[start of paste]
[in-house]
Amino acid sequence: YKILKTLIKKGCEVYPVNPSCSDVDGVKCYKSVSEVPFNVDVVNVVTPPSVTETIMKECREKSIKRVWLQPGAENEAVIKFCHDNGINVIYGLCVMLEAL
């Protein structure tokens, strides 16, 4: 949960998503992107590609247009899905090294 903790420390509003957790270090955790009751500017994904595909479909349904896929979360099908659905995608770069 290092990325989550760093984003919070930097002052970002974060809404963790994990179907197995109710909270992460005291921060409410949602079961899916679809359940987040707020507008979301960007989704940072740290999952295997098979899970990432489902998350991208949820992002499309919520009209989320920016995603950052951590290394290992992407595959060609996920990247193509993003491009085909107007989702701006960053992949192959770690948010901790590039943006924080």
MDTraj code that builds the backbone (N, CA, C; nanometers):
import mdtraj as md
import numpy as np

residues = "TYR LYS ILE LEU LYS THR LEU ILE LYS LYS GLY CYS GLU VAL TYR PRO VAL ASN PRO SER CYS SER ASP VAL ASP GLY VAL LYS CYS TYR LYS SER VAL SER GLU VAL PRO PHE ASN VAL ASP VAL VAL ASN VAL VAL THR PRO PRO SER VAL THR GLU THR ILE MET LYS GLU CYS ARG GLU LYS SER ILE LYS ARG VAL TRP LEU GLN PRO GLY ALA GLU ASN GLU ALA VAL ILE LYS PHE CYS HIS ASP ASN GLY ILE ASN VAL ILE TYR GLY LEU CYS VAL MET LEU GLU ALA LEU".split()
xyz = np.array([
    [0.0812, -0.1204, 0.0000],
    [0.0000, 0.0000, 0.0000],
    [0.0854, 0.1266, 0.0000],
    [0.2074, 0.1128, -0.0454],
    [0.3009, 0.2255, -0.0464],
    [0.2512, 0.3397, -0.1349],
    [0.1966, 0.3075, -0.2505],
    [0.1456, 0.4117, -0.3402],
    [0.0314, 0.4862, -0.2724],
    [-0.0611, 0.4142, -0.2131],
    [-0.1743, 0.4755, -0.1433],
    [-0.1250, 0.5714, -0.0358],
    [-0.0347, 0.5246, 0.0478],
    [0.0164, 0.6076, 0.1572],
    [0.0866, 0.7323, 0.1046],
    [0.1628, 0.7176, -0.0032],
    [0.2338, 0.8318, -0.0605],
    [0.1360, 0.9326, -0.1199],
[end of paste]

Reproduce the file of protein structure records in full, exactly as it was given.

[in-house]
Amino acid sequence: YKILKTLIKKGCEVYPVNPSCSDVDGVKCYKSVSEVPFNVDVVNVVTPPSVTETIMKECREKSIKRVWLQPGAENEAVIKFCHDNGINVIYGLCVMLEAL
């Protein structure tokens, strides 16, 4: 949960998503992107590609247009899905090294 903790420390509003957790270090955790009751500017994904595909479909349904896929979360099908659905995608770069 290092990325989550760093984003919070930097002052970002974060809404963790994990179907197995109710909270992460005291921060409410949602079961899916679809359940987040707020507008979301960007989704940072740290999952295997098979899970990432489902998350991208949820992002499309919520009209989320920016995603950052951590290394290992992407595959060609996920990247193509993003491009085909107007989702701006960053992949192959770690948010901790590039943006924080």
MDTraj code that builds the backbone (N, CA, C; nanometers):
import mdtraj as md
import numpy as np

residues = "TYR LYS ILE LEU LYS THR LEU ILE LYS LYS GLY CYS GLU VAL TYR PRO VAL ASN PRO SER CYS SER ASP VAL ASP GLY VAL LYS CYS TYR LYS SER VAL SER GLU VAL PRO PHE ASN VAL ASP VAL VAL ASN VAL VAL THR PRO PRO SER VAL THR GLU THR ILE MET LYS GLU CYS ARG GLU LYS SER ILE LYS ARG VAL TRP LEU GLN PRO GLY ALA GLU ASN GLU ALA VAL ILE LYS PHE CYS HIS ASP ASN GLY ILE ASN VAL ILE TYR GLY LEU CYS VAL MET LEU GLU ALA LEU".split()
xyz = np.array([
    [0.0812, -0.1204, 0.0000],
    [0.0000, 0.0000, 0.0000],
    [0.0854, 0.1266, 0.0000],
    [0.2074, 0.1128, -0.0454],
    [0.3009, 0.2255, -0.0464],
    [0.2512, 0.3397, -0.1349],
    [0.1966, 0.3075, -0.2505],
    [0.1456, 0.4117, -0.3402],
    [0.0314, 0.4862, -0.2724],
    [-0.0611, 0.4142, -0.2131],
    [-0.1743, 0.4755, -0.1433],
    [-0.1250, 0.5714, -0.0358],
    [-0.0347, 0.5246, 0.0478],
    [0.0164, 0.6076, 0.1572],
    [0.0866, 0.7323, 0.1046],
    [0.1628, 0.7176, -0.0032],
    [0.2338, 0.8318, -0.0605],
    [0.1360, 0.9326, -0.1199],